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Not All Angels Have Wings . . .

Things could be better. But not all things are necessary. It’s a fact that you probably never want to learn and I hope you never have to. But what’s quite evident in the face of tragedy–especially on this day we so woefully remember September 11 from a few years ago—and now we New Orleanians are faced with our own version of catastrophe. It’s the little things that now count and should continue to count from here on and forth. There’s no rhyme and no reason you can put your finger on. It’s just an occurrence and we all must just get over it. Some of us will, but many of us need that little helping hand to push us just a little further over the hump toward normalcy.

So now we New Orleanians have one less thing to worry about today: The Saints are 1 & 0 in the season and the division. That’s a matter of pride and inspiration, but it’s really on a level much less important on the grander scope of things. I could hear the cheers emanate from Houston, Shreveport, Jackson, Pensacola and a thousand other places around this wonderful country of ours (except Carolina for some odd reason!) and it was a nice thing to know that amidst all the displacement and pain of not knowing what tomorrow may bring, alas there were a million plus cheers (more or less) and that’s a good thing. Without technology, there may have been no cheers whatsoever, just deadly silence over the City that care forgot and other parts of the world who wouldn’t have known the difference. But today, they do. Not because of the New Orleans Saints, but other forms of saints yet to be canonized.

Across this vast country, millions of people still with lives of their own, have postponed theirs to provide a much-needed commodity to us who have little left or are simply separated from it for the time being. Numerous times in my current situation the question “Are you from New Orleans?” has been followed with generous offers of cash, jobs, clothes, food, lodging, you name it. And this is not from people I’ve been talking with for hours. It’s a tap on my shoulder on the street. In fact, as I was doing the speed limit down a public street the other day in search of the right street to turn down, a truck sped up to me, slowed down to my speed and “forced” me to roll down the window. I thought he was lost and wanted me to give him directions. Or maybe my rear axle fell off and I didn’t even notice.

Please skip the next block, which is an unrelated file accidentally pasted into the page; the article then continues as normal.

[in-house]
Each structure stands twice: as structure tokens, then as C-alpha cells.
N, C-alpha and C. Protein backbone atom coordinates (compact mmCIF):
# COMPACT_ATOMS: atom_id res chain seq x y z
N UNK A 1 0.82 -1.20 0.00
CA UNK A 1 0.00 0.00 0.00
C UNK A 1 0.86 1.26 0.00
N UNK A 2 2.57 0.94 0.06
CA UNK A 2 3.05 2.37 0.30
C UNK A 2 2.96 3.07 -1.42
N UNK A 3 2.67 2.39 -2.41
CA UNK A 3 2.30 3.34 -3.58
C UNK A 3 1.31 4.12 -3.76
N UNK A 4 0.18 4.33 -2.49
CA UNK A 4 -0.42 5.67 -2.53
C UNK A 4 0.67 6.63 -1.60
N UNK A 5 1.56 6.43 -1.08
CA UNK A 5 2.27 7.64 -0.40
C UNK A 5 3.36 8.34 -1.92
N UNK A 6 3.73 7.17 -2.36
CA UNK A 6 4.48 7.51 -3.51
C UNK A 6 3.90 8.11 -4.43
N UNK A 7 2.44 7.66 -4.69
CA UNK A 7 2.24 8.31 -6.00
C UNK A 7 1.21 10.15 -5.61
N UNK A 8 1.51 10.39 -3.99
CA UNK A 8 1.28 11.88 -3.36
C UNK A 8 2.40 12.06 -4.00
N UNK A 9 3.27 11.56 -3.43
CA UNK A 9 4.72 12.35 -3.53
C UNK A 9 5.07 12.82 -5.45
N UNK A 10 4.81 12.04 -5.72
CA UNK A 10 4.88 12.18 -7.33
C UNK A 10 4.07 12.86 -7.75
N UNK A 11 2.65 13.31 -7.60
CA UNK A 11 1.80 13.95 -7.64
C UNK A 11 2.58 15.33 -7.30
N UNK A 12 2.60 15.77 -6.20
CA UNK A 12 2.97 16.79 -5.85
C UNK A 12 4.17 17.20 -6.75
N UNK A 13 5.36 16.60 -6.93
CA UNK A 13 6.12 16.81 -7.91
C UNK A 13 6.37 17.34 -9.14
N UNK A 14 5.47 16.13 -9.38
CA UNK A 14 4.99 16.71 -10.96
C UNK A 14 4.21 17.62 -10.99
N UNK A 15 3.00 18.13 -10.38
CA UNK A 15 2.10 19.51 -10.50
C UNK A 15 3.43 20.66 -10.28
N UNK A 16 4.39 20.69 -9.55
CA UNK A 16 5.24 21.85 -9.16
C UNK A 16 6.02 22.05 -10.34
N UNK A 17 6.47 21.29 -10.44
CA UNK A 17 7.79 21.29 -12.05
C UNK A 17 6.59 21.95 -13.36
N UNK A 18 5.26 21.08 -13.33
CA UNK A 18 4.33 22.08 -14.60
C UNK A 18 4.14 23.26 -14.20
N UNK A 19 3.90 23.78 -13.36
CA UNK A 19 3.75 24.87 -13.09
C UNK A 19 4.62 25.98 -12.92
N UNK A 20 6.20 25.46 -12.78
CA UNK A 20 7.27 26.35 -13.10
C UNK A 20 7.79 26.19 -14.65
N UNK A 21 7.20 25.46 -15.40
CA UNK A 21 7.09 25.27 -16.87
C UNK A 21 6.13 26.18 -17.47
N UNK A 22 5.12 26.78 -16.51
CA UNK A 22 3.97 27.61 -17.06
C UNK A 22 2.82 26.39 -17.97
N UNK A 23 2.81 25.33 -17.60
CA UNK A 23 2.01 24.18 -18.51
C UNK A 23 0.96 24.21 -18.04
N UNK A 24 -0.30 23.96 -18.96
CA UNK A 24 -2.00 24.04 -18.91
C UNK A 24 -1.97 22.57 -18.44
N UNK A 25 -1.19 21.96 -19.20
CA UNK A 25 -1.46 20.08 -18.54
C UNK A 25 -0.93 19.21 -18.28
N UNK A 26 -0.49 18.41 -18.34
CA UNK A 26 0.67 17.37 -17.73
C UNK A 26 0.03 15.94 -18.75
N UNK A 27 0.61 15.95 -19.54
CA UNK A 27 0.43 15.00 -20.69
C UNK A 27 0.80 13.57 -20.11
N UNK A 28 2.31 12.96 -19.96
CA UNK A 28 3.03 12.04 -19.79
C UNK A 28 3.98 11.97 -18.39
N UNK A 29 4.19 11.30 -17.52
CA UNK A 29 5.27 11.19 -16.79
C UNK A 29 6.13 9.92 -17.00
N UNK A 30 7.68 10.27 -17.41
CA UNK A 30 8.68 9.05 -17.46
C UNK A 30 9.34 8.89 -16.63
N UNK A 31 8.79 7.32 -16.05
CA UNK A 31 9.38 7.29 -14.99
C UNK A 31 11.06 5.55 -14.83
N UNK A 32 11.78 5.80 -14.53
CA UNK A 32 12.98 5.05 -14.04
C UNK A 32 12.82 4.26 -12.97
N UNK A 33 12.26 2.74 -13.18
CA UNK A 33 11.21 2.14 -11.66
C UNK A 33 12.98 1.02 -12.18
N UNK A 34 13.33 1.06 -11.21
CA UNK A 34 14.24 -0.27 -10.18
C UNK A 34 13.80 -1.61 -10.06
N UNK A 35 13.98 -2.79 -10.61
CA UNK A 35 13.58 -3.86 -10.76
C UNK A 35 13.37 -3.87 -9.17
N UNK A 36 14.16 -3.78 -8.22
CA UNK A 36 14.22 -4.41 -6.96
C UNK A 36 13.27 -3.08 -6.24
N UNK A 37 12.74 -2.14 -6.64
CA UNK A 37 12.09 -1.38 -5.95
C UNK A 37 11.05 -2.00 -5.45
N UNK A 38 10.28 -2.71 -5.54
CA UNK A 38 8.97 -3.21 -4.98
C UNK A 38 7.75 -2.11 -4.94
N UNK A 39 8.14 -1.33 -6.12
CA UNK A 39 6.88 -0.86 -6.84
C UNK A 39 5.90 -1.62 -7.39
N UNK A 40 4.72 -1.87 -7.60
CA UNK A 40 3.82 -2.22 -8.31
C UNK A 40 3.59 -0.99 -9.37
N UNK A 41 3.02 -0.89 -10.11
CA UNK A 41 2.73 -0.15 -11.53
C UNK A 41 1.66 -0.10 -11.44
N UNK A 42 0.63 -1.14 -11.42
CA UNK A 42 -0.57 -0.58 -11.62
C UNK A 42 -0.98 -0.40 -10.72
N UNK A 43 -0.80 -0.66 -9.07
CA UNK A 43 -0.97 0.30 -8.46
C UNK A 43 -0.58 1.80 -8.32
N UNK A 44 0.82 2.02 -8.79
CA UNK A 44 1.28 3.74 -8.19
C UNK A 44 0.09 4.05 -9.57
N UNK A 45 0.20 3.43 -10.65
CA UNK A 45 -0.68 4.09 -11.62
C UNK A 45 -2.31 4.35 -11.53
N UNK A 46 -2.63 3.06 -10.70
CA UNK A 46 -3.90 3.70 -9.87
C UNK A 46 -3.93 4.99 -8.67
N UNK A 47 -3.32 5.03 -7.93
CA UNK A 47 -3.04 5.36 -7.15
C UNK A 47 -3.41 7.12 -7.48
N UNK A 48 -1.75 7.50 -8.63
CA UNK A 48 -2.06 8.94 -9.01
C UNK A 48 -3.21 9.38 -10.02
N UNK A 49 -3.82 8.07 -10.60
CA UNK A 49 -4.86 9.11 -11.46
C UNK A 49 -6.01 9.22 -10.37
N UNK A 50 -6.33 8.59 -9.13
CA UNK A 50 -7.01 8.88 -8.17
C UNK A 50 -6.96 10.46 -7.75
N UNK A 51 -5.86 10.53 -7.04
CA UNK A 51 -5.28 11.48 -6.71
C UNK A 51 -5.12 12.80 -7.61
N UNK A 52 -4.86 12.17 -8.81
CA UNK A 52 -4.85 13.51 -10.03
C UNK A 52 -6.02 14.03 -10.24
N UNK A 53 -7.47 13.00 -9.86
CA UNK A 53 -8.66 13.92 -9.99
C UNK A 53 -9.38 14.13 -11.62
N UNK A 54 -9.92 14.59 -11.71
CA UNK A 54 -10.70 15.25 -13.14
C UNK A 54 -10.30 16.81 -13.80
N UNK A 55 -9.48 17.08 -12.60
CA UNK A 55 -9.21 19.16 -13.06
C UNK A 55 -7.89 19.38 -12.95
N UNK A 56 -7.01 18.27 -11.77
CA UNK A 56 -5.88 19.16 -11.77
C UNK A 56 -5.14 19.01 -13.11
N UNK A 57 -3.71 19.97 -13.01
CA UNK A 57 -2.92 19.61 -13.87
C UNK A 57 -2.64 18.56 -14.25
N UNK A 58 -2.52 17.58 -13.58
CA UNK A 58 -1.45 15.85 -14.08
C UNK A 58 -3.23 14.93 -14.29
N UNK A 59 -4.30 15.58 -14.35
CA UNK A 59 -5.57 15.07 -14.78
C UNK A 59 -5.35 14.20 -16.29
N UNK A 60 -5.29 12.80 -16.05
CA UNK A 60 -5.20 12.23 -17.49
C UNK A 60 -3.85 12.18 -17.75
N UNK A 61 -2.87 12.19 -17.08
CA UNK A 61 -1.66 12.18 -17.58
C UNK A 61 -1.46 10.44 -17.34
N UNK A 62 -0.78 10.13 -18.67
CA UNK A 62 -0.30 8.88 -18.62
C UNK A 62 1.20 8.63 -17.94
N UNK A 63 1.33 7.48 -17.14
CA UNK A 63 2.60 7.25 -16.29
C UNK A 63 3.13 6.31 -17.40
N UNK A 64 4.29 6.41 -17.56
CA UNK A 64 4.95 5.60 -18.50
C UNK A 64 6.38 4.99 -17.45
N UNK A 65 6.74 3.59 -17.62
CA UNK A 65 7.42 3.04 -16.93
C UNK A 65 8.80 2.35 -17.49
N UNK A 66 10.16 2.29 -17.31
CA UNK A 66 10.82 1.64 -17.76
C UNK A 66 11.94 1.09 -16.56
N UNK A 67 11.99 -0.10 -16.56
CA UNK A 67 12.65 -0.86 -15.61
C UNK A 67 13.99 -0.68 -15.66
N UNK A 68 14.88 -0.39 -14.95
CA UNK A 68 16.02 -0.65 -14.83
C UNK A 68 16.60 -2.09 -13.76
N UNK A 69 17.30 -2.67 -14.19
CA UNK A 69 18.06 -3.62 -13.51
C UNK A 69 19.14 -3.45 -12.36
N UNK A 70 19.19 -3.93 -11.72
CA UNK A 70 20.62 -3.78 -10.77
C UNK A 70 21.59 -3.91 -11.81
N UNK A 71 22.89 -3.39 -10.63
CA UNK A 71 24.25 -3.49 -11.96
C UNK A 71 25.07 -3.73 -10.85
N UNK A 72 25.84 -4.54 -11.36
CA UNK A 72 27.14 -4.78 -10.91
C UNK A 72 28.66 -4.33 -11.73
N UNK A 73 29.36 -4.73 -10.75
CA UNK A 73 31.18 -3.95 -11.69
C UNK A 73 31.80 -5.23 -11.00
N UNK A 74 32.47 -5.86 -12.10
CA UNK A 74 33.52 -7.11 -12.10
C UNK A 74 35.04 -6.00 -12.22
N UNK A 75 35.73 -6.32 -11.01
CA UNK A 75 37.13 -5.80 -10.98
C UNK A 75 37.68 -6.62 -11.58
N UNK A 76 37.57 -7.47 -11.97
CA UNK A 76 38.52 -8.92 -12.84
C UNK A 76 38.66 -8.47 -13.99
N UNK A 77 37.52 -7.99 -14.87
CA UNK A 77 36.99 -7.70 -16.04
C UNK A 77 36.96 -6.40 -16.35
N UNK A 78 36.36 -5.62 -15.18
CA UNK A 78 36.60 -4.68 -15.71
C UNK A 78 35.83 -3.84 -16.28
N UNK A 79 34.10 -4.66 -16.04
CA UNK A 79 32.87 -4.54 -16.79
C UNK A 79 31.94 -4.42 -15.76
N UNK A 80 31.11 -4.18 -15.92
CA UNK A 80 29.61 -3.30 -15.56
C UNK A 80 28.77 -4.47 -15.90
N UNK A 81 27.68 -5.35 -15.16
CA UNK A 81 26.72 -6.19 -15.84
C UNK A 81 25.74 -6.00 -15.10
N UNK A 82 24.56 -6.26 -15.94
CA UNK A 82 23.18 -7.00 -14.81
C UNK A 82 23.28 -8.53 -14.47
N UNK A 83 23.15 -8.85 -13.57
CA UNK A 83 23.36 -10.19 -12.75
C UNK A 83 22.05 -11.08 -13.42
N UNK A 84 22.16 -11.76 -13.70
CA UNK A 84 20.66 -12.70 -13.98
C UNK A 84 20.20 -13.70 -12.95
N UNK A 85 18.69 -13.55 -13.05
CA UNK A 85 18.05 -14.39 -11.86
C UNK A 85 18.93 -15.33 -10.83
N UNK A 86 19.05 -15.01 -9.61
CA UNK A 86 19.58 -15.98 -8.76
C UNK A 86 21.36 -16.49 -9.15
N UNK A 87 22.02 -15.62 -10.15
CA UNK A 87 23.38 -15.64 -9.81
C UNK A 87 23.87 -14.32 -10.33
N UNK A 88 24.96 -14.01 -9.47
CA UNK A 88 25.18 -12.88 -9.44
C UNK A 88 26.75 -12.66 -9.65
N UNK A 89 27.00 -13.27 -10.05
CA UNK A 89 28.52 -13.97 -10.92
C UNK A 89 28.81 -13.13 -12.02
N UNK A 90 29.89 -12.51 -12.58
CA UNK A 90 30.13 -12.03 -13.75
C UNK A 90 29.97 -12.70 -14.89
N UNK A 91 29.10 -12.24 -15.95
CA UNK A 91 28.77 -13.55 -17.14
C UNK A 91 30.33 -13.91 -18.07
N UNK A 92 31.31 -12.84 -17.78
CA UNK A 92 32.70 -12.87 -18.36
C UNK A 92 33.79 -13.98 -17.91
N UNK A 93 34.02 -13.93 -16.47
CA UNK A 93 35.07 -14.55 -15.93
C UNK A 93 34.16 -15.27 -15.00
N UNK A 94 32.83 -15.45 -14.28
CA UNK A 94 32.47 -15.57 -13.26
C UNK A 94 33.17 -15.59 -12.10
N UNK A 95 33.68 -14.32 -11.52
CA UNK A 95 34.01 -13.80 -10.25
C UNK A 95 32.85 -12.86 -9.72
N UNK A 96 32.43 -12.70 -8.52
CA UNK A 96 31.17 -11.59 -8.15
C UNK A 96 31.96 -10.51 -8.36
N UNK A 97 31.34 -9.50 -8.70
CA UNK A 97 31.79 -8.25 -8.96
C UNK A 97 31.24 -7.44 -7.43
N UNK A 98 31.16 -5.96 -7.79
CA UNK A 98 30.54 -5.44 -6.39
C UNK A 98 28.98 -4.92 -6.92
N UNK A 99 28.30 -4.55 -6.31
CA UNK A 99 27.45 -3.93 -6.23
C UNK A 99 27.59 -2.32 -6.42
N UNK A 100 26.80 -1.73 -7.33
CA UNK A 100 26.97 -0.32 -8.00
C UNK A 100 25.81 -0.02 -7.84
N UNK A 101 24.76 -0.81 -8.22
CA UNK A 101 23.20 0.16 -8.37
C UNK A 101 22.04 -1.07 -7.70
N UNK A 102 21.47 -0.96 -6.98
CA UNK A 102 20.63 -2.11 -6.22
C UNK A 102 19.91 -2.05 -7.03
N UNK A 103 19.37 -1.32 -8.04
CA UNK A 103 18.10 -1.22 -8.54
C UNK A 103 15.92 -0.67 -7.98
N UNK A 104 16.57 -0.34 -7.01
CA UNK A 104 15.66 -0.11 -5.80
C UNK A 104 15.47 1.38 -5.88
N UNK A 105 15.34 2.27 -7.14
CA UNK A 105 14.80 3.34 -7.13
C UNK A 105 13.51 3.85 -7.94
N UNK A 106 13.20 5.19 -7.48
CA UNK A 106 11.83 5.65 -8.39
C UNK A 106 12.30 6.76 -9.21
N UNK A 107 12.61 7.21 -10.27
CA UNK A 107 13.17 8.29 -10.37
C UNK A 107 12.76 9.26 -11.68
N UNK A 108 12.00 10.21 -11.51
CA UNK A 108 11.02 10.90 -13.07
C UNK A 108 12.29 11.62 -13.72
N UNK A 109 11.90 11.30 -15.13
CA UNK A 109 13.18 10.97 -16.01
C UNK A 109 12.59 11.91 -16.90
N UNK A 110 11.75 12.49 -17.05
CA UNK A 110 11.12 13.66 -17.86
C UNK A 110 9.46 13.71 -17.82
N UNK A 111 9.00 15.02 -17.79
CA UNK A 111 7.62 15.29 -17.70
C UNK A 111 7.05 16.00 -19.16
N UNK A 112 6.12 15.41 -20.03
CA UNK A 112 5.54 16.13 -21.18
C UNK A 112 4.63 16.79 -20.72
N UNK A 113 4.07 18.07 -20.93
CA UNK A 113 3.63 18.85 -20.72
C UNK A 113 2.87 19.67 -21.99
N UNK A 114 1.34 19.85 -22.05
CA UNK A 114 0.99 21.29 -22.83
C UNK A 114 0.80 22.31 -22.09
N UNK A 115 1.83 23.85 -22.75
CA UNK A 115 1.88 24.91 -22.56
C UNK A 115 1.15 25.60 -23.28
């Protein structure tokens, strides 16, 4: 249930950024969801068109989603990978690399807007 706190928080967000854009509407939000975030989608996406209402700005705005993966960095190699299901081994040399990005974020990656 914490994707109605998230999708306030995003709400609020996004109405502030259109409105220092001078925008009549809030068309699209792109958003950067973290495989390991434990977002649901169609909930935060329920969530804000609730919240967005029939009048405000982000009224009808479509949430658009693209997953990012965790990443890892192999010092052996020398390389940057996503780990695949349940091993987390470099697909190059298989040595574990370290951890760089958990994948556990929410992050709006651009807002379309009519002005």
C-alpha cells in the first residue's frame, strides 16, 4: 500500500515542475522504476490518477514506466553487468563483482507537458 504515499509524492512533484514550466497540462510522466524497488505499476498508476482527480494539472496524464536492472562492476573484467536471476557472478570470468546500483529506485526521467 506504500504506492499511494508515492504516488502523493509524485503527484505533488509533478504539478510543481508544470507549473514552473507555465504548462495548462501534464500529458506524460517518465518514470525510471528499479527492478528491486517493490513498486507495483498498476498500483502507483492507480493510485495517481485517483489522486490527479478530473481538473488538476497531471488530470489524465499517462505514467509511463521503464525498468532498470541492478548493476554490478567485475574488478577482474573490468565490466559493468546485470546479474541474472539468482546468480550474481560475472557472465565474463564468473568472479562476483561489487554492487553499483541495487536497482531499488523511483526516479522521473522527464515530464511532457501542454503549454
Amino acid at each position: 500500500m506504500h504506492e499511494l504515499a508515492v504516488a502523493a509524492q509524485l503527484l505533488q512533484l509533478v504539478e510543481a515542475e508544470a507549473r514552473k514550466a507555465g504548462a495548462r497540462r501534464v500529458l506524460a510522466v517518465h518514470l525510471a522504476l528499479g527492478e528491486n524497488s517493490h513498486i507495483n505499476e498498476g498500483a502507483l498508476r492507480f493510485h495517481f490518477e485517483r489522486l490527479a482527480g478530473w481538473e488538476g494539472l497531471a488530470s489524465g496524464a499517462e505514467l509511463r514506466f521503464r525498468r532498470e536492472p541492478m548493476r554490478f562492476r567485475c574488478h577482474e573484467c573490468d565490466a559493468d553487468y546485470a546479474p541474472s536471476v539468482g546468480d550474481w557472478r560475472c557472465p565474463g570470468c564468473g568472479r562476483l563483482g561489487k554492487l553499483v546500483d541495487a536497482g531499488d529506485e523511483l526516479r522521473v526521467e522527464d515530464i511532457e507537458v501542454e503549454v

“Are you from New Orleans?” he asked.

“Yes, sir.”

“I’d be glad to give you directions if you’re lost. By the way, have you eaten today?”

“Yes, sir. I have eaten and thank you. And I think I see the Interstate just ahead. Right?” I replied.

“You got it. Best of luck. If you need help call me at XXX-XXXX.”

No wings. Just a guy.

Later at the hotel, a local church ( http://www.victoryworshipcenter.com/ ) has adopted us evacuees. In spite of their jobs, their kids’ schooling, their financial situations, they are here everyday serving up beef stew, red beans and rice, beef pasta, vegetables, lemonade, ice tea, cupcakes, chocolate cake and a warm embrace when needed. I feel so guilty drinking the last drop of tea from my cup because before it clears my lips a child of one of these people grabs it from my hands because it would be “shameful” to allow thirst to over take me. But it’s not thirst that is overtaking me. It’s much more than that and it has nothing to do with a lack.

No wings. Just people.

Yesterday, a fellow New Orleanian who escaped with his wife and two kids in the back of someone else’s pick up truck asked me if I might give his wife a ride to Lake Charles (about 5 miles) for a doctor’s appointment. She had injured her back sometime ago falling from a scaffold. They had lost everything including the crucial contact with her doctor back home. That was only a small thing for me to do to repay all the kindness I had experienced. As we were heading back to the hotel, she told me her family was coming over to Sulphur to bring her some money and not to make plans for dinner Monday night because they were taking me out for a meal. I “protested” but it was rebuffed.

No wings. Just a favor.

At the moment, a hotel employee is in my room with a cup of Café Du Monde coffee in his hand (sans beignet, but that’s part of the discussion). As soon as the deep fryer gets here and the other hotel employee brings the only remaining box of beignet mix he received as a gift a couple of years ago, the French Quarter a la Sulphur will be formed.

No wings. Just chicory.

Things could be worse. But the next time you suspect that everything life offers has been wrestled from your grip, don’t be a fool and rush to judgment. There are angels there and they do not really fear anything.

No wings. Just a lot of treading . . .

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Posted by on September 11, 2005 in Katrina

 

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